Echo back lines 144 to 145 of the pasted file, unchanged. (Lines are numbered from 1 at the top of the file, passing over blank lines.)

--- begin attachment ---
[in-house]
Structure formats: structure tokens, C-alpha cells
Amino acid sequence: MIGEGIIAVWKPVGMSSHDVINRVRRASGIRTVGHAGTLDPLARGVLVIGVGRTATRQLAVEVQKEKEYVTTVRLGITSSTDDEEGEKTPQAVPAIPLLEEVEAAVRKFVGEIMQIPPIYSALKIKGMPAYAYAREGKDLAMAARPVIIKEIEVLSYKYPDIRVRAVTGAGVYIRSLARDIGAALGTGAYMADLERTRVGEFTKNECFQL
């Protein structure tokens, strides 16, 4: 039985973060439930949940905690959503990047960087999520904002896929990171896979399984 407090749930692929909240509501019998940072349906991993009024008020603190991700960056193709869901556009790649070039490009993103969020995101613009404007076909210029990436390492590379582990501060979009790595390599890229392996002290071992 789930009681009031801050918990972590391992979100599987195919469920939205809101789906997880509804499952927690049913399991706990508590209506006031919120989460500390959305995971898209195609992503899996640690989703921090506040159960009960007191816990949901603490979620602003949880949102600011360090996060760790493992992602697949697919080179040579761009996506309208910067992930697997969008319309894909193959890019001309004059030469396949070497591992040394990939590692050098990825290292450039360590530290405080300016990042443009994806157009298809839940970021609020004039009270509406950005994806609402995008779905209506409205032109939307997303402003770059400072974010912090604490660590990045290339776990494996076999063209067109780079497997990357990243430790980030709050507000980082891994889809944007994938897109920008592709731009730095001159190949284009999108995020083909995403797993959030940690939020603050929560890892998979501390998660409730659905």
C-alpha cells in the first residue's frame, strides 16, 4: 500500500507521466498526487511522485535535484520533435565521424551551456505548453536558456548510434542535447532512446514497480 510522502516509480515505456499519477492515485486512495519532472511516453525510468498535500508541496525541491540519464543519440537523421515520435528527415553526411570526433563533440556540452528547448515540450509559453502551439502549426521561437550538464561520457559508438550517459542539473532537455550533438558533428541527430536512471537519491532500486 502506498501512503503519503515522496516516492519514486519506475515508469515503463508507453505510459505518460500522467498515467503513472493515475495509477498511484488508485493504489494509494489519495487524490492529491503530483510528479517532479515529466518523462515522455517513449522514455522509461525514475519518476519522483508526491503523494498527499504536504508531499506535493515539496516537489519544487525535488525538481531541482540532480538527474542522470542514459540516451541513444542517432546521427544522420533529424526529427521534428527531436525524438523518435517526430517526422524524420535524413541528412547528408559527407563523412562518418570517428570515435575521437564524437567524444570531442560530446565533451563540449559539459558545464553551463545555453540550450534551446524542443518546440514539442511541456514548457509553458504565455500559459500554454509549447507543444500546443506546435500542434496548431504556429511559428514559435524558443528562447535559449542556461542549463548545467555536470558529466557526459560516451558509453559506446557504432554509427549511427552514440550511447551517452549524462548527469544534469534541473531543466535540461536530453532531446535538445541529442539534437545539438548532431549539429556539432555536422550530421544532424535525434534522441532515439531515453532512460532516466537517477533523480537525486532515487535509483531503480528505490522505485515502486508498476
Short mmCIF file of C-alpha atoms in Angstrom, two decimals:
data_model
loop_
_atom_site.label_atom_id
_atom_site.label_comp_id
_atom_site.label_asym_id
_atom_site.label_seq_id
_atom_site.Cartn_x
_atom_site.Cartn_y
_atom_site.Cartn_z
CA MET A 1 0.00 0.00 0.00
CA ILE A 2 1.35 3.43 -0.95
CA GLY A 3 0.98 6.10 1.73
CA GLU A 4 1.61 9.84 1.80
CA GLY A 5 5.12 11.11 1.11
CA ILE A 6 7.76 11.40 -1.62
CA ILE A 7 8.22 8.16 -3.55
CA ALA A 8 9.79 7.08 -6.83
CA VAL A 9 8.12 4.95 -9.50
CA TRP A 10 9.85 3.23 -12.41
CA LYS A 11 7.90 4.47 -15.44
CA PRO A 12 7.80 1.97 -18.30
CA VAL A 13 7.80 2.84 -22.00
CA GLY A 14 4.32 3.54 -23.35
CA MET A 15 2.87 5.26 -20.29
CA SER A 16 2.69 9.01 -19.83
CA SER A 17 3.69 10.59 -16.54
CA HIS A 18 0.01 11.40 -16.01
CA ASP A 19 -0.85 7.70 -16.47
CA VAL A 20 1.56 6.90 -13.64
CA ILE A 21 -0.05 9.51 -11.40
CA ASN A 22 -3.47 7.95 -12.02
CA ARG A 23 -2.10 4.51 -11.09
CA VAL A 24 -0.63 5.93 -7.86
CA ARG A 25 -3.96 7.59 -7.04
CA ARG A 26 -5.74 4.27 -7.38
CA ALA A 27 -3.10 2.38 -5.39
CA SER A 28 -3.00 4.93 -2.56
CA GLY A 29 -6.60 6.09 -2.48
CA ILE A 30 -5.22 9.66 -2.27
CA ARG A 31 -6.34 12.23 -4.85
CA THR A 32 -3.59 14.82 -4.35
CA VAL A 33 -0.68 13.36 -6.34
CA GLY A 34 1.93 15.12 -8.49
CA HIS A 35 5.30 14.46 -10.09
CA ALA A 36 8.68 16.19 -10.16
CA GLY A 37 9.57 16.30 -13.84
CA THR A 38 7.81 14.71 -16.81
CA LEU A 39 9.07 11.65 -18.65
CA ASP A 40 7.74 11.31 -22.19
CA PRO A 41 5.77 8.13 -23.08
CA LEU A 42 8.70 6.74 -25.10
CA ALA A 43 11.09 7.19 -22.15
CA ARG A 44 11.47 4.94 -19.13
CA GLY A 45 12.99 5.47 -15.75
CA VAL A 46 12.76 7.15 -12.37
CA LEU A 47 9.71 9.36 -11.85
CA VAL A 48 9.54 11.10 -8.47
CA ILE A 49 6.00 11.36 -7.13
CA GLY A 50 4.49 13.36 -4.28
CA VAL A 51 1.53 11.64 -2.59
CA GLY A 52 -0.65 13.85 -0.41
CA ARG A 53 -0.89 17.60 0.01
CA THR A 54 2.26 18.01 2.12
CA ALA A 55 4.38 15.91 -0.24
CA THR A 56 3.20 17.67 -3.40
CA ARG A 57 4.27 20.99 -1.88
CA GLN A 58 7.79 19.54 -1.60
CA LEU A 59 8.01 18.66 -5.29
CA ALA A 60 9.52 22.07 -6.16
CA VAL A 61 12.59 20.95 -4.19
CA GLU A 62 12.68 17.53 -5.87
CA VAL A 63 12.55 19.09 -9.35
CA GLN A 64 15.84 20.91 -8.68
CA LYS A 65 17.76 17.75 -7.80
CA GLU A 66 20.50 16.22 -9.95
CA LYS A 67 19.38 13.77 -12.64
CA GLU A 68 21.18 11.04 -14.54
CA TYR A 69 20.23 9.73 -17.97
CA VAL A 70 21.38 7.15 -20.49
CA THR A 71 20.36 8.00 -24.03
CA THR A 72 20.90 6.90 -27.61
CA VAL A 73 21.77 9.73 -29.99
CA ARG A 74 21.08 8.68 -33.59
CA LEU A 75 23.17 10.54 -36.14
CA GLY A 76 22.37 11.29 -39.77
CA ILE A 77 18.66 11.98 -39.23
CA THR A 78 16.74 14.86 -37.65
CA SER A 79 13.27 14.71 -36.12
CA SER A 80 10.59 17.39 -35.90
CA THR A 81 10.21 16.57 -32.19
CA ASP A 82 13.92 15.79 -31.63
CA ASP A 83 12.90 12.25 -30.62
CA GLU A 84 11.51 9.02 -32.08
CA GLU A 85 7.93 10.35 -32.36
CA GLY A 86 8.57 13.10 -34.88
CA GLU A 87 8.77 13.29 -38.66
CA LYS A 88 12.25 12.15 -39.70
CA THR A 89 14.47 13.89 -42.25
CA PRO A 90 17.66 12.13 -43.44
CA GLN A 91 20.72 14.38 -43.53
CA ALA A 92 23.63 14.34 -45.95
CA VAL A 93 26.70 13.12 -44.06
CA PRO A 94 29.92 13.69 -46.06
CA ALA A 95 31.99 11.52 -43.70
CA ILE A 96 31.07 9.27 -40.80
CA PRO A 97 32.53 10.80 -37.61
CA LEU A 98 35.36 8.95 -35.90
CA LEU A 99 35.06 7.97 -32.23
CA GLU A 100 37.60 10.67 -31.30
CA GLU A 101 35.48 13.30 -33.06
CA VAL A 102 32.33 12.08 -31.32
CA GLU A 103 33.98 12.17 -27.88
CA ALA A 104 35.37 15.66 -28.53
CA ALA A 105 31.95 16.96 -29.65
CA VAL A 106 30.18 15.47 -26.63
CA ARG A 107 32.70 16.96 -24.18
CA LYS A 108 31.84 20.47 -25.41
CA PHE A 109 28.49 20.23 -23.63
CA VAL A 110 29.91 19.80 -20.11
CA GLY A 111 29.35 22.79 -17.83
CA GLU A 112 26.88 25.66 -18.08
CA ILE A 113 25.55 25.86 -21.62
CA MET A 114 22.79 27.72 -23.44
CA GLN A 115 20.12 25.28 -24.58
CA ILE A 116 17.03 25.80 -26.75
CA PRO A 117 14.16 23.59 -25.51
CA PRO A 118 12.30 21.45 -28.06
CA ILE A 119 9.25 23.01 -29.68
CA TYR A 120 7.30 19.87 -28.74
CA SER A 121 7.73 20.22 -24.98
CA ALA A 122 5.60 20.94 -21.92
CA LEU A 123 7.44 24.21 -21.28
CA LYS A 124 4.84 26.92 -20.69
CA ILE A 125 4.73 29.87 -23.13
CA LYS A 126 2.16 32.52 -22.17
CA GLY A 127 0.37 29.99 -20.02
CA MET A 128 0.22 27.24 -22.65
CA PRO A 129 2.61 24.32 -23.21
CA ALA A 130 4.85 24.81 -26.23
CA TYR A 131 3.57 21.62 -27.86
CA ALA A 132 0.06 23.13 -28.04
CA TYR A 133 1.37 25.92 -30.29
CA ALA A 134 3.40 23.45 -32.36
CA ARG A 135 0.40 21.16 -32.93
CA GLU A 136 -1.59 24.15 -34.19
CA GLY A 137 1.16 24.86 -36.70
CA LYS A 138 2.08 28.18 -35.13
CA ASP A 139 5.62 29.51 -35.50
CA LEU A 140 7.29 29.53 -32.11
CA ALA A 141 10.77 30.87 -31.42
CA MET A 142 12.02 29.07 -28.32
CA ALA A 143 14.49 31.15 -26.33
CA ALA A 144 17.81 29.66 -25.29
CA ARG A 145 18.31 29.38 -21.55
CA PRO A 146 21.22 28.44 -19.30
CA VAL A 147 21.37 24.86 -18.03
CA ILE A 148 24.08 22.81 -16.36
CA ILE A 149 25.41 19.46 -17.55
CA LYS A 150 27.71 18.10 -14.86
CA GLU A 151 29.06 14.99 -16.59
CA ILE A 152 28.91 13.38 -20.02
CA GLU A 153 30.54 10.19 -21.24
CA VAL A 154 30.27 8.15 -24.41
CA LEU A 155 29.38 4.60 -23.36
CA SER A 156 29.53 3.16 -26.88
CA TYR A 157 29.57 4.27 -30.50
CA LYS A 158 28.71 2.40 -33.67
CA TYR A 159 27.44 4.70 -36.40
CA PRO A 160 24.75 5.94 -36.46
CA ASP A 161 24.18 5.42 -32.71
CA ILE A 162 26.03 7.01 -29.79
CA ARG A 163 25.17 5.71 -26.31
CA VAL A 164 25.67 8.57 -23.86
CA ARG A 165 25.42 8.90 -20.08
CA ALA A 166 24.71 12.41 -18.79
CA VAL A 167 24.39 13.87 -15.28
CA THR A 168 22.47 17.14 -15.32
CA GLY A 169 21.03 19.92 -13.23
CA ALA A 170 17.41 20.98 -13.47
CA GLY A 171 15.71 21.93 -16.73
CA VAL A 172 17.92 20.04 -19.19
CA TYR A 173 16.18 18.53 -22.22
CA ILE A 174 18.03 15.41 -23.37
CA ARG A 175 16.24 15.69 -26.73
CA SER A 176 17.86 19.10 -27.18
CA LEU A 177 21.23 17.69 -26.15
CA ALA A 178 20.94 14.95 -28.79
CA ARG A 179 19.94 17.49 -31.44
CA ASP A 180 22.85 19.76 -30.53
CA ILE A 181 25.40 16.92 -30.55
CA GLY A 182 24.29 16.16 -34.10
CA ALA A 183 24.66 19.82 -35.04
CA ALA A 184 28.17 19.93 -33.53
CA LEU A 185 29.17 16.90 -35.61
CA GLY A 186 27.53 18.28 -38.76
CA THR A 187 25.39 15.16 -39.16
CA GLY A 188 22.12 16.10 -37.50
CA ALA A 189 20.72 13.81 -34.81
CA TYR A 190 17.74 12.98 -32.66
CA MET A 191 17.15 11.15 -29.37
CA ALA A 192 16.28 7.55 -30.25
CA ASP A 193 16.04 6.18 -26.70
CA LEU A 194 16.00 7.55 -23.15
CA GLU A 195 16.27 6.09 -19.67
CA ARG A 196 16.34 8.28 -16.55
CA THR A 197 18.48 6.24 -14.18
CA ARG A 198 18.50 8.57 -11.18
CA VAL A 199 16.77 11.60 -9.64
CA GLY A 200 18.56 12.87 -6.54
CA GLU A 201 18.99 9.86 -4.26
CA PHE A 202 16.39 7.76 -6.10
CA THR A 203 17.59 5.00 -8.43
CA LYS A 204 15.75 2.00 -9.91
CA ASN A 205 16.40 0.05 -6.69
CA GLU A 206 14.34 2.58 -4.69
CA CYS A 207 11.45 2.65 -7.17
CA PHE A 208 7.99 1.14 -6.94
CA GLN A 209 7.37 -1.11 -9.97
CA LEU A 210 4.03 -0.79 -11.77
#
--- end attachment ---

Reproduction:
CA PRO A 129 2.61 24.32 -23.21
CA ALA A 130 4.85 24.81 -26.23